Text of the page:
The Grass Canoe

THE GRASS CANOE: Autobiographical essays

I chose this particular title because my creative journey has been as unconventional and daunting as trying to navigate a river in a canoe made of grass.

 

That I made it this far is something of a miracle. 

The Jaguar’s Teeth

This introductory essay describes my forty-year journey (so far) of question-asking and creativity. It begins with a snapshot I took of a Mayan ruin during a trip to Mexico when I was thirteen years old, a trip that lit a fire that has never gone out.

“Tula changed everything. Something woke up inside of me among the stony statues – something that has not slumbered since. Here’s what I wrote in a little journal I kept: “We arrived in Tula via a very bad and rough road. I thought Tula would be just one temple with some statues on top, but I was wrong. There was the temple, but as we fanned out, there were long ditches with walls and the walls had engravings all over them. We got to the top of the temple. You could see another big mound nearby partly excavated. I took six pictures. I walked over to the top of the unexcavated pyramid.” No one else went with me to this pyramid, probably because it was out-of-bounds. Either I didn’t notice or didn’t care – I had my heart set on exploration. I prowled the pyramid excitedly until one of the chaperones came rushing over to fetch me, this time exasperation etched on her face. “What was I doing?” she asked irritably. “Who did I think I was?”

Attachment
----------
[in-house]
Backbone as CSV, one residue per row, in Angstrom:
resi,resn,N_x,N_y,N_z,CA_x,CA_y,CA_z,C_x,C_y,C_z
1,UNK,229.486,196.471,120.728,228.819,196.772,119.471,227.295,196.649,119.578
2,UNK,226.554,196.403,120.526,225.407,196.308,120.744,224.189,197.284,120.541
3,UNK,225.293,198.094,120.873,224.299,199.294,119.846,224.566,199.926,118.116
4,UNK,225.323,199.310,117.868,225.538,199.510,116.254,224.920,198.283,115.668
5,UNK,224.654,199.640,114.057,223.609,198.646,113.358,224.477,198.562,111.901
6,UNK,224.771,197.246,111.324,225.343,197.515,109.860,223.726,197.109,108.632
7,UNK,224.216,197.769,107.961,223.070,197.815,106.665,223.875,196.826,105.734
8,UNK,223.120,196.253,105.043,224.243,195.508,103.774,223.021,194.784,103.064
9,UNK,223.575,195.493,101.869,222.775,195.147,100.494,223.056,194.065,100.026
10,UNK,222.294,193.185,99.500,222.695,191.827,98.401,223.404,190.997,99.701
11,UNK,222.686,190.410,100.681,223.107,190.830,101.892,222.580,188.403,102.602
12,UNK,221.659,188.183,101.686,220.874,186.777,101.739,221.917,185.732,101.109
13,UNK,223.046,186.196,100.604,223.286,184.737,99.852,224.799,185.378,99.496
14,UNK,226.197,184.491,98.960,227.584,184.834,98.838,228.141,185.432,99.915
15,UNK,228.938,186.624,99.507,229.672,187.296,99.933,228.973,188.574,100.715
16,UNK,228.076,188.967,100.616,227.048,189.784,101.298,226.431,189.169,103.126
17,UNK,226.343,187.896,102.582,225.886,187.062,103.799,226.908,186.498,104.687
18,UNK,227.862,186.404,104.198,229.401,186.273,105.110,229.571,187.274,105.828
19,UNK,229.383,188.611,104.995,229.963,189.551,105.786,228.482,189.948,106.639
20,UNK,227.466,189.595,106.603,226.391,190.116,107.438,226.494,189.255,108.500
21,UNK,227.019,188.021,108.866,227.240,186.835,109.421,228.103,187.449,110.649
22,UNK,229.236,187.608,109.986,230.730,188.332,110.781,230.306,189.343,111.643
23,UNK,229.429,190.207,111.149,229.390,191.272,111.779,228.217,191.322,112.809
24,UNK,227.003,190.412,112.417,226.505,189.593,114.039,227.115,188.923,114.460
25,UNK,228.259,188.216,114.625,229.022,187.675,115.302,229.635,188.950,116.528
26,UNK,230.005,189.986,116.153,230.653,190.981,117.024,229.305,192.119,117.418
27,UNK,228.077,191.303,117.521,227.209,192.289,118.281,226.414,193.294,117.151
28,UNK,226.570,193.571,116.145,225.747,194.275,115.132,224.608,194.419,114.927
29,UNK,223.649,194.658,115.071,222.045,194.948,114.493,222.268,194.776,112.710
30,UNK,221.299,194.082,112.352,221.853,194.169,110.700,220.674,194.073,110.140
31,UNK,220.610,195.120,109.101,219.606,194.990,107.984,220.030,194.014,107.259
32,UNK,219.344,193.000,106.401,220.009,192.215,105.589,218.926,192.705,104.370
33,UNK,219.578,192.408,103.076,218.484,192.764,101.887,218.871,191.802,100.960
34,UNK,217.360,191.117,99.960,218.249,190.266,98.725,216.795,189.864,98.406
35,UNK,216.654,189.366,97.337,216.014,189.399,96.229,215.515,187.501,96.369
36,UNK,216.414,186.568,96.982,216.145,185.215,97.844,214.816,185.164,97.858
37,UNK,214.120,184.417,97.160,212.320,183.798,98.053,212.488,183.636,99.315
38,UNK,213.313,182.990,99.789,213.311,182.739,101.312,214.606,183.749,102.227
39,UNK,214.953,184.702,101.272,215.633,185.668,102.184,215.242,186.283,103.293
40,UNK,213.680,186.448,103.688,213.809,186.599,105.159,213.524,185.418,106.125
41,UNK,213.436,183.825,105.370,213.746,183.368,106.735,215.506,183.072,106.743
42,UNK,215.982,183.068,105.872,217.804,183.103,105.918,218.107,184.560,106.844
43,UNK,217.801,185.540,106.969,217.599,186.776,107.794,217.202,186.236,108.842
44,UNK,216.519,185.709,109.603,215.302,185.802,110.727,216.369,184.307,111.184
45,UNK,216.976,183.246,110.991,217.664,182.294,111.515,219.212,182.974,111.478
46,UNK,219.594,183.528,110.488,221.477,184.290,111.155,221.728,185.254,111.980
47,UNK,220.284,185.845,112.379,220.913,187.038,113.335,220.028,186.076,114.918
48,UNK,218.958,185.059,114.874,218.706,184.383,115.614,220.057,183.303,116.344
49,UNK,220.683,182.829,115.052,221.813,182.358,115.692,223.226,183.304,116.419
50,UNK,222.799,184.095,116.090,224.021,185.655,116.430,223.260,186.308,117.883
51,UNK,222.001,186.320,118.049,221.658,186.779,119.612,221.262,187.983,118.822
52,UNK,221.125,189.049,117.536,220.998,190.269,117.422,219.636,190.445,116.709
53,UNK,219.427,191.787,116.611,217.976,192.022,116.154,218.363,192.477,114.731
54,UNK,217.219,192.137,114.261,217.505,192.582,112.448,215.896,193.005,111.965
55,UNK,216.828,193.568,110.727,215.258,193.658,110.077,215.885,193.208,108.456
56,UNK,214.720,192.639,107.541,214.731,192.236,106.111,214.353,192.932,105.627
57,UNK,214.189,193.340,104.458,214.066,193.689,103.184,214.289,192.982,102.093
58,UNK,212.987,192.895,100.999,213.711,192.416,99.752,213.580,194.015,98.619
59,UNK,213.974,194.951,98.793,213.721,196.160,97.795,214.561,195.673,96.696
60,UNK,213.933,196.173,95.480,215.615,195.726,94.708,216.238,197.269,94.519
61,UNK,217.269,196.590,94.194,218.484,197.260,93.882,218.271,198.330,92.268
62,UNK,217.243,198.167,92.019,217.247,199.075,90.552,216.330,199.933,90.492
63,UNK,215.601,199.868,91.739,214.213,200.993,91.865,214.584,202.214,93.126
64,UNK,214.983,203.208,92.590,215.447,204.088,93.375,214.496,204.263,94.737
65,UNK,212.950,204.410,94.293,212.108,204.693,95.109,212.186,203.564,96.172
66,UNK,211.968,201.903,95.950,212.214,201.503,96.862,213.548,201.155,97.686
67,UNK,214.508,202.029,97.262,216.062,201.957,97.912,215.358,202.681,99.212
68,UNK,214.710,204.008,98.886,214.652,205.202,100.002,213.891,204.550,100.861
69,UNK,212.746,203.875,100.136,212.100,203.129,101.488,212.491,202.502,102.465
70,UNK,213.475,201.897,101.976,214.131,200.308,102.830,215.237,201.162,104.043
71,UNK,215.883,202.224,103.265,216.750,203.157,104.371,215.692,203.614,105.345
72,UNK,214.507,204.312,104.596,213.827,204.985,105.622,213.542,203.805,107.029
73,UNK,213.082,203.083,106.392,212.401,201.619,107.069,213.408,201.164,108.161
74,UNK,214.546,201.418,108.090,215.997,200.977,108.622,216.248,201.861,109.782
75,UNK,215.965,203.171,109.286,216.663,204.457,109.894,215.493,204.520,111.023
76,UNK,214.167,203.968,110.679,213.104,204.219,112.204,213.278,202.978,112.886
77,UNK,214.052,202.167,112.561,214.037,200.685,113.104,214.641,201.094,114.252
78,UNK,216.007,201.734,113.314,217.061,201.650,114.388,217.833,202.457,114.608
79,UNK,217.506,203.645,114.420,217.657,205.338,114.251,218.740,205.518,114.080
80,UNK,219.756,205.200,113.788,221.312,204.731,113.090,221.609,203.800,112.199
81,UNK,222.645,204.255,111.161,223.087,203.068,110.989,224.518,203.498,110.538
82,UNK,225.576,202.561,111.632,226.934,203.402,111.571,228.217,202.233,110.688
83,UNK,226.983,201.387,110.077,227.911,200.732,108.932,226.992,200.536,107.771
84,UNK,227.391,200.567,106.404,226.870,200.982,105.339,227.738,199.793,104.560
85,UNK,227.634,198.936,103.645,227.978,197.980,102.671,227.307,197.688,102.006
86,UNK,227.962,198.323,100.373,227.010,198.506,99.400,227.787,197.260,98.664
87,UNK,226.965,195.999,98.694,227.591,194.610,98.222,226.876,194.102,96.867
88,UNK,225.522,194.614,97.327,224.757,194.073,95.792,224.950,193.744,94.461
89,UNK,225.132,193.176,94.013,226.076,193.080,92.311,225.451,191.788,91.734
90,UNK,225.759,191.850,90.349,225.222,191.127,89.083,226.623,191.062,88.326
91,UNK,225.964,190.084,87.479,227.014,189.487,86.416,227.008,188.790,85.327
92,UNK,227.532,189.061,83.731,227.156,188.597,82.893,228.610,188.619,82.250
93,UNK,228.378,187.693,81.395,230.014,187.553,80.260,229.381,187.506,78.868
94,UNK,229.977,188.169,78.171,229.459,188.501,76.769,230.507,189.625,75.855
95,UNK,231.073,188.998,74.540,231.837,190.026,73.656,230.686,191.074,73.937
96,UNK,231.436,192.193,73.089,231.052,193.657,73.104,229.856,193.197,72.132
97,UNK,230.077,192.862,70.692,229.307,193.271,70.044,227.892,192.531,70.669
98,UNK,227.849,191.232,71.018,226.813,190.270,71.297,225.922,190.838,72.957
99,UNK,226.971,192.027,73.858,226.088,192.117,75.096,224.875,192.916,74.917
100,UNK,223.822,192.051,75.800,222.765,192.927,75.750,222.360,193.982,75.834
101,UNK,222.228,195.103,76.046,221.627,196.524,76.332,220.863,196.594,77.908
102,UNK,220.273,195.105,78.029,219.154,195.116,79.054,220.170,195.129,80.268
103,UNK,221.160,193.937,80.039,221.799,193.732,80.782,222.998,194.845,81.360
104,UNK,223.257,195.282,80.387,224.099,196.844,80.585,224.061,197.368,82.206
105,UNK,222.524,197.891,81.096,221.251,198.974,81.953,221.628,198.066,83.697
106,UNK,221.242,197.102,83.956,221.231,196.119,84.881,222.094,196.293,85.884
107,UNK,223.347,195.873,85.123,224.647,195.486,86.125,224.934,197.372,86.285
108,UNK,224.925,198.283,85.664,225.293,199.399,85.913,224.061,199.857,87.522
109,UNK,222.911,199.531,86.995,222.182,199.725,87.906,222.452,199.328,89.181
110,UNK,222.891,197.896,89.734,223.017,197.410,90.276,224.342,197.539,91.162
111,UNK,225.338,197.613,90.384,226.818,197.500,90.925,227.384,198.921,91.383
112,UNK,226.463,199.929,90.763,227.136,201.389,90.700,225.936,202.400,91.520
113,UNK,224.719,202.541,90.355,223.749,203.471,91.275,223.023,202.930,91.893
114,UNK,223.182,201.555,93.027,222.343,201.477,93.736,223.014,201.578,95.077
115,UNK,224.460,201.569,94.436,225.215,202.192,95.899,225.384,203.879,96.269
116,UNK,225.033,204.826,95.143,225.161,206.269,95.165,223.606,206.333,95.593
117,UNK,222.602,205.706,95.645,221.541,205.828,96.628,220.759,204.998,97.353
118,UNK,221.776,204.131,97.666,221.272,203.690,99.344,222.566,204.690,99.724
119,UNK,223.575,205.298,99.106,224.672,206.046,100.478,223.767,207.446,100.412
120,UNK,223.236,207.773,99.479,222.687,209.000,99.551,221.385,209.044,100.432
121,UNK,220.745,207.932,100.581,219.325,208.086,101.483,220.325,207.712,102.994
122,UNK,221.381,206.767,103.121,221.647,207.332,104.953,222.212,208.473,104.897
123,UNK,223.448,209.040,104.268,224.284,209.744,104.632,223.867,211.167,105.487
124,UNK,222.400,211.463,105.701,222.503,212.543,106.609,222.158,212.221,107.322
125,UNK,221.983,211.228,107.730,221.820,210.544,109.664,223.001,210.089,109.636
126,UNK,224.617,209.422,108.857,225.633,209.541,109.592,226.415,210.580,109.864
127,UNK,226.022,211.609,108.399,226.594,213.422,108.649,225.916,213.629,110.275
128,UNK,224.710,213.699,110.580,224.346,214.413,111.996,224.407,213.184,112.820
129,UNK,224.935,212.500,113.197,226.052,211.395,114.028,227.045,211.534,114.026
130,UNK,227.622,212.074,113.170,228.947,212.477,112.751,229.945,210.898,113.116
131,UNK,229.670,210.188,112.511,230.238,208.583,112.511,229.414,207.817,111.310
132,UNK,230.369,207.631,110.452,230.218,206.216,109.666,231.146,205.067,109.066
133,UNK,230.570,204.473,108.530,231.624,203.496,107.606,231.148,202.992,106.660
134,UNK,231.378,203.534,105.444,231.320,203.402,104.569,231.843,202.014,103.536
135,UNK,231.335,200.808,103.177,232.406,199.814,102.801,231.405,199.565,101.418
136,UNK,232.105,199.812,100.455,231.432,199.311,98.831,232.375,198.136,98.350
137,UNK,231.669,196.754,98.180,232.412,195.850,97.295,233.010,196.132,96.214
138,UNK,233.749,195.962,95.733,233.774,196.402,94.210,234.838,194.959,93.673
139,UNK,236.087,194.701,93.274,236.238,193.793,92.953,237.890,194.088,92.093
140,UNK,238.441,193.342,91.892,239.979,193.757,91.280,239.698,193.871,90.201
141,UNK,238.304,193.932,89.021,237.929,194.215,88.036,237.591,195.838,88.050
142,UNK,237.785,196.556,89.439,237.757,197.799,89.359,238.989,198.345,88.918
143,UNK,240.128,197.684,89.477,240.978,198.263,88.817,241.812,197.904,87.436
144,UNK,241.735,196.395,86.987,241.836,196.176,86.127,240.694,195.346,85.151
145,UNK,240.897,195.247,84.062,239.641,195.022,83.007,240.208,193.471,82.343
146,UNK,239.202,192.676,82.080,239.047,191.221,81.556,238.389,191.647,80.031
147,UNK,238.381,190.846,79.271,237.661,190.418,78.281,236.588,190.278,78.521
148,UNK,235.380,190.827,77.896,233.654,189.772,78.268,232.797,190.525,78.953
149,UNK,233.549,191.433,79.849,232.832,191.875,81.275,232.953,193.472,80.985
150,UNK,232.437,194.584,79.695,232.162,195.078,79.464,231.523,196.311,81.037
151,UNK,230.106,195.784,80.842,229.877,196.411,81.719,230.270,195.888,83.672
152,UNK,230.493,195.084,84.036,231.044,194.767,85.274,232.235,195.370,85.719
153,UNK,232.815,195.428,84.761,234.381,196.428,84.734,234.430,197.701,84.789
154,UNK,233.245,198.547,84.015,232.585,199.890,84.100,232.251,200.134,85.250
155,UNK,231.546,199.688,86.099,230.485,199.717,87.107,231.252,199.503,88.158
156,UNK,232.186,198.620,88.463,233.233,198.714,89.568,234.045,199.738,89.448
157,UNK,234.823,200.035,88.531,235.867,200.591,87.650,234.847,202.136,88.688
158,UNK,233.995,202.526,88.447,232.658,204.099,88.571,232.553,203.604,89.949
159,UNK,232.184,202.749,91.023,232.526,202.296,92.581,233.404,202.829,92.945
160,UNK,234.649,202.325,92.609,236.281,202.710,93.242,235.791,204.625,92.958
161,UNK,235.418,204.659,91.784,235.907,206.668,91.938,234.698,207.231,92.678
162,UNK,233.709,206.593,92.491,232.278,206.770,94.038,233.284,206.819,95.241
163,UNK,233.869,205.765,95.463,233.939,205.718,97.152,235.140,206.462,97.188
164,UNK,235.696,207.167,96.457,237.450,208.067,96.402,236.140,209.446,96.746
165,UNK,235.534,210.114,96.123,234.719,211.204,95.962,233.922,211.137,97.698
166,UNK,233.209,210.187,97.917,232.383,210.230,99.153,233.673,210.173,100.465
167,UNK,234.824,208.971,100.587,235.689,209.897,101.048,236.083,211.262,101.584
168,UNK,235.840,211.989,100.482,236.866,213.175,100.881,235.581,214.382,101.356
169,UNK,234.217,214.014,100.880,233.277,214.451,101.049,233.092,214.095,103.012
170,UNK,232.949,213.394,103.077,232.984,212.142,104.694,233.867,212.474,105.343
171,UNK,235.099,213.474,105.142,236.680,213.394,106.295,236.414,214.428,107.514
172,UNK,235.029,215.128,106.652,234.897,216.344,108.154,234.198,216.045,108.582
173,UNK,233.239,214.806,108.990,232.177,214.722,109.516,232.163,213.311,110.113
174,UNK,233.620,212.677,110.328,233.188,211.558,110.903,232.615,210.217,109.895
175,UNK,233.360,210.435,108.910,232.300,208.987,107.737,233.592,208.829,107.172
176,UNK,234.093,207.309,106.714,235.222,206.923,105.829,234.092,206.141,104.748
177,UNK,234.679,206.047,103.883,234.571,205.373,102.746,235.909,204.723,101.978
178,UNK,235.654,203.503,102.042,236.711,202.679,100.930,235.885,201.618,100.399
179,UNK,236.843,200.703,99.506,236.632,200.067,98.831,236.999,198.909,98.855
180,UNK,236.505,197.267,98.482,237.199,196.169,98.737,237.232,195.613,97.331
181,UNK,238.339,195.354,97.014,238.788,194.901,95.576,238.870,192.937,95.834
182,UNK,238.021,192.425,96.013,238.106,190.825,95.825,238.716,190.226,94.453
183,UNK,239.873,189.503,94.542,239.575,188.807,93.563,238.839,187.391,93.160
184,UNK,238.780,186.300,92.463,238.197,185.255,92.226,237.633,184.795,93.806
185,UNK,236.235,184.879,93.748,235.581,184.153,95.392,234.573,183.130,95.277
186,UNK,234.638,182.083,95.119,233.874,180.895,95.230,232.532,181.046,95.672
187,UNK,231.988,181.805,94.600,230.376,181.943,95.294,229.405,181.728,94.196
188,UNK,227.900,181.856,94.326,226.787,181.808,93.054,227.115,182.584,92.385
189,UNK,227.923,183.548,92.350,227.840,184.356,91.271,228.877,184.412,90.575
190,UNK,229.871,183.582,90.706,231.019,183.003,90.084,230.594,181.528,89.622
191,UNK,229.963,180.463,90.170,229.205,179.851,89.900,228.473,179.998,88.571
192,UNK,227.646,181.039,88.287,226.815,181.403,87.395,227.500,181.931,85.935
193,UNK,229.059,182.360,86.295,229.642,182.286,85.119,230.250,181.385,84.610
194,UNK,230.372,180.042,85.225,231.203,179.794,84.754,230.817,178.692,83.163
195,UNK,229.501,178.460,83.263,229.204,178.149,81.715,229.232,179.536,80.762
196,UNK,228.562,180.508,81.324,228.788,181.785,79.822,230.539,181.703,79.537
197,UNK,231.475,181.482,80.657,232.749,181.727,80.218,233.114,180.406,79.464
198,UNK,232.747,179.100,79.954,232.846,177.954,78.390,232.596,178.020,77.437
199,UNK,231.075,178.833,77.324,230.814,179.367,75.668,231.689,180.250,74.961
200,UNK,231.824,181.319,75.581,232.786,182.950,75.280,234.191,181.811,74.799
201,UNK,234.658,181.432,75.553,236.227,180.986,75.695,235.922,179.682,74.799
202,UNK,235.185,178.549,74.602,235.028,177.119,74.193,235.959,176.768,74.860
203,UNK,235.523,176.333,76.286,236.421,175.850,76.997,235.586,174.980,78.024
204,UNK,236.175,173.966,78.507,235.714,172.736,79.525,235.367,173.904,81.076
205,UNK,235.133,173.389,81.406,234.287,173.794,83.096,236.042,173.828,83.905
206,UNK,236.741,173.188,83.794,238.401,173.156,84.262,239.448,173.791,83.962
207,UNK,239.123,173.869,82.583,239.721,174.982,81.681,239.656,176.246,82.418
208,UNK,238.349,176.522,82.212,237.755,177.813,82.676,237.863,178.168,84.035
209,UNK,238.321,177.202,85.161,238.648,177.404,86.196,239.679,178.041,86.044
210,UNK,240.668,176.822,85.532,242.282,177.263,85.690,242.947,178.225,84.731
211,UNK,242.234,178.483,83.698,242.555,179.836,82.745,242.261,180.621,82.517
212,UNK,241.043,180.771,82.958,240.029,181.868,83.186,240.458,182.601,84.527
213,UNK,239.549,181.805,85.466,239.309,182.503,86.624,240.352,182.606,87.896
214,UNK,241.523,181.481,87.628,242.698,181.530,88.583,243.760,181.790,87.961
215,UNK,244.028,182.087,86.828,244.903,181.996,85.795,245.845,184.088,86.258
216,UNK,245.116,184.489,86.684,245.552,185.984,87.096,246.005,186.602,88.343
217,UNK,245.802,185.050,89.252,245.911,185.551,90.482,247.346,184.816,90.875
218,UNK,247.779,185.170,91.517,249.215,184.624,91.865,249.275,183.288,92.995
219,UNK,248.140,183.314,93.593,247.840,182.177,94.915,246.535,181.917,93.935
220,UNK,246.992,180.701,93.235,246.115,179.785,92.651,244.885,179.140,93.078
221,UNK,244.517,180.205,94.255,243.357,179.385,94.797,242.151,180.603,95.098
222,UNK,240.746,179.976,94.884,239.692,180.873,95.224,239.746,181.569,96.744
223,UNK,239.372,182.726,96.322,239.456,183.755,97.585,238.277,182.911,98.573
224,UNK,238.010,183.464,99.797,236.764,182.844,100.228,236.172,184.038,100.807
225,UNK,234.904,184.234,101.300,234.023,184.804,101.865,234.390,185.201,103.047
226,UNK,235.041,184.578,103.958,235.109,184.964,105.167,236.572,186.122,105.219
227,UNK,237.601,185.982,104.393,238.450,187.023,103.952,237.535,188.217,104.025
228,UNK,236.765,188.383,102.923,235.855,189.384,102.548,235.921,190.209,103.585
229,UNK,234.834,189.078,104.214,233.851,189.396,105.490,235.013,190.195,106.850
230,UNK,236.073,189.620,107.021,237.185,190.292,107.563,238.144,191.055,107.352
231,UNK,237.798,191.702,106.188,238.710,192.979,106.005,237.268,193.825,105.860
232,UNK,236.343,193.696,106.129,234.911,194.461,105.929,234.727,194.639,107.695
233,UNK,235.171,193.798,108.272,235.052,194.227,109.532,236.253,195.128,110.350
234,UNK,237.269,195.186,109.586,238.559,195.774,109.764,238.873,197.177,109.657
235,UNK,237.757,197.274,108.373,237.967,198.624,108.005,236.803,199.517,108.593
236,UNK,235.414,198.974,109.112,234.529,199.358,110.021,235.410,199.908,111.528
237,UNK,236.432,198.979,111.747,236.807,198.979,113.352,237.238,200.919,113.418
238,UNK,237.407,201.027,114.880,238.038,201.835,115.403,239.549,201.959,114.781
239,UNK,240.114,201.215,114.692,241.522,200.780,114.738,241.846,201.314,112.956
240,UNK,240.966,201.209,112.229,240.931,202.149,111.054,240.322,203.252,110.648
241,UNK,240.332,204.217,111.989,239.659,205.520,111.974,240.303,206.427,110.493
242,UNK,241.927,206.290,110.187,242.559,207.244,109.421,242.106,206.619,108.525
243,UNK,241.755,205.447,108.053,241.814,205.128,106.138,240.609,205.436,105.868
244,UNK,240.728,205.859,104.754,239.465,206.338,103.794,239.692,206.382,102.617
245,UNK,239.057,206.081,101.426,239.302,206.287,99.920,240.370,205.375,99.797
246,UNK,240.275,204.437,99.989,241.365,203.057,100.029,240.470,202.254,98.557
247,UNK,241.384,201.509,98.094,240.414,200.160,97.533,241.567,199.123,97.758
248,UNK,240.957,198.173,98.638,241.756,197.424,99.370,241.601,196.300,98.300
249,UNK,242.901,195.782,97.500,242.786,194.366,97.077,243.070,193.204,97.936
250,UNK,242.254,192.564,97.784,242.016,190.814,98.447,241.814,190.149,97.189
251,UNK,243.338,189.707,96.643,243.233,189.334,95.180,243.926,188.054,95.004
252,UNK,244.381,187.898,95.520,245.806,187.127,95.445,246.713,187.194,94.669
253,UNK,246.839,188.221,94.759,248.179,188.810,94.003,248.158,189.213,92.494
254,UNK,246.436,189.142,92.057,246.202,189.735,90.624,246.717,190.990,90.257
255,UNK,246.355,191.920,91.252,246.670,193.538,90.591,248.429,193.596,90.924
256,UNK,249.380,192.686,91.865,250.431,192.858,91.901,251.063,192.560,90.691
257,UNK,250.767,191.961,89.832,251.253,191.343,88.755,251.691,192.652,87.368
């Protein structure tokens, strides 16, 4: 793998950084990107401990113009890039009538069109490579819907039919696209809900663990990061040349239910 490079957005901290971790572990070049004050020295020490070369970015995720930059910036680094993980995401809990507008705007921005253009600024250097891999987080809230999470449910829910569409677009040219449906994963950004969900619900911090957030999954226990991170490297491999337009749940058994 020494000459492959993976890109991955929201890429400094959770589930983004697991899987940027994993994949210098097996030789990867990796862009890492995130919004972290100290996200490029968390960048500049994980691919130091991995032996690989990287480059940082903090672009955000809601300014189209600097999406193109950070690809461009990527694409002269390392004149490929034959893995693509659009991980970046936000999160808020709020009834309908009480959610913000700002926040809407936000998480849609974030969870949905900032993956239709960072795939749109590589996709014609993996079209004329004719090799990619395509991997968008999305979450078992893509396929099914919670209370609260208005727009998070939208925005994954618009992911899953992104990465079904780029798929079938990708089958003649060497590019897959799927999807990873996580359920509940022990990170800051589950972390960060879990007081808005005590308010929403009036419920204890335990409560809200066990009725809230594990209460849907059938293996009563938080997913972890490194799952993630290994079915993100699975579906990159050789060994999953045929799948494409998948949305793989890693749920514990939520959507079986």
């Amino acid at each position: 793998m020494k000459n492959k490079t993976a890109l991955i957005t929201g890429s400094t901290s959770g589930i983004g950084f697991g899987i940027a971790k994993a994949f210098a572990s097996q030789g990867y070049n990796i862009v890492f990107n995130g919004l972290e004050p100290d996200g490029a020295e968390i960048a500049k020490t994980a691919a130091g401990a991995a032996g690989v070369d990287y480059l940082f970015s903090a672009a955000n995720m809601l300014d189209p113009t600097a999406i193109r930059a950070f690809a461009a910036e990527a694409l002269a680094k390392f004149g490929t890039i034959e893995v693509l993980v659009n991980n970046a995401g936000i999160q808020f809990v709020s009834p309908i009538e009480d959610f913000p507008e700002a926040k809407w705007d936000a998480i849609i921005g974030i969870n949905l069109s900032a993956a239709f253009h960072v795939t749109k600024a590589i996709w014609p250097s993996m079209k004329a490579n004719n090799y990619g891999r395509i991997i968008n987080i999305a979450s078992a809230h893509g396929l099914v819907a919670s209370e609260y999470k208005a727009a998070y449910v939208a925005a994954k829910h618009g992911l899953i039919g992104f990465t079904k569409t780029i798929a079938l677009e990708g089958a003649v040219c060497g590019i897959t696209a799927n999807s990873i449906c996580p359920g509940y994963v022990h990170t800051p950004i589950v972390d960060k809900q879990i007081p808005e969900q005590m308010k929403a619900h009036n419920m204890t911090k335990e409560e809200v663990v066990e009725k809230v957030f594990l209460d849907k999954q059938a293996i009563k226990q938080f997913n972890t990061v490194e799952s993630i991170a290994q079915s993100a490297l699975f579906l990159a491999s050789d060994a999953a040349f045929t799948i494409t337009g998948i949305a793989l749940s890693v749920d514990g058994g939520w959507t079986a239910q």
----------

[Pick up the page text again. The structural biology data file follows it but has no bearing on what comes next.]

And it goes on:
“Questions I’m still trying to answer to this day.”

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Westward Ho

This essay, adapted from two published in The Age of Consequences, explores the idea of manifest destiny and my hometown, Phoenix. A sense of exceptionalism and lack of restraint infected Phoenix – and had a huge impact on my life growing up.

“Progress was good for my parents. They came to a strange land as poor pioneers and prospered along with Phoenix. They lived the American Dream – not the pursuit of material  success as much as their steady improvement over time. Their lives were better than their parents’ lives. They had more security, more opportunity, more comfort. They didn’t do without, go hungry, or stand in unemployment lines; they were well-educated, well-fed, and well-blessed with the fruits of an expanding economy. For them, the future was always bright.

“I developed a different perspective. I came of age during the heyday of progress, witnessing the good, the bad, and the ugly. Impressed at first, I have lived long enough to see that manifest destiny was not necessarily a positive force in our long history. I will likely live long enough to see evidence that America is not exceptional after all – that despite this nation’s many admirable qualities it is subject to the same historical forces that have worn down all great nations and empires throughout the ages. I know that I’ve already lived long enough to see us enter the Age of Consequences.”

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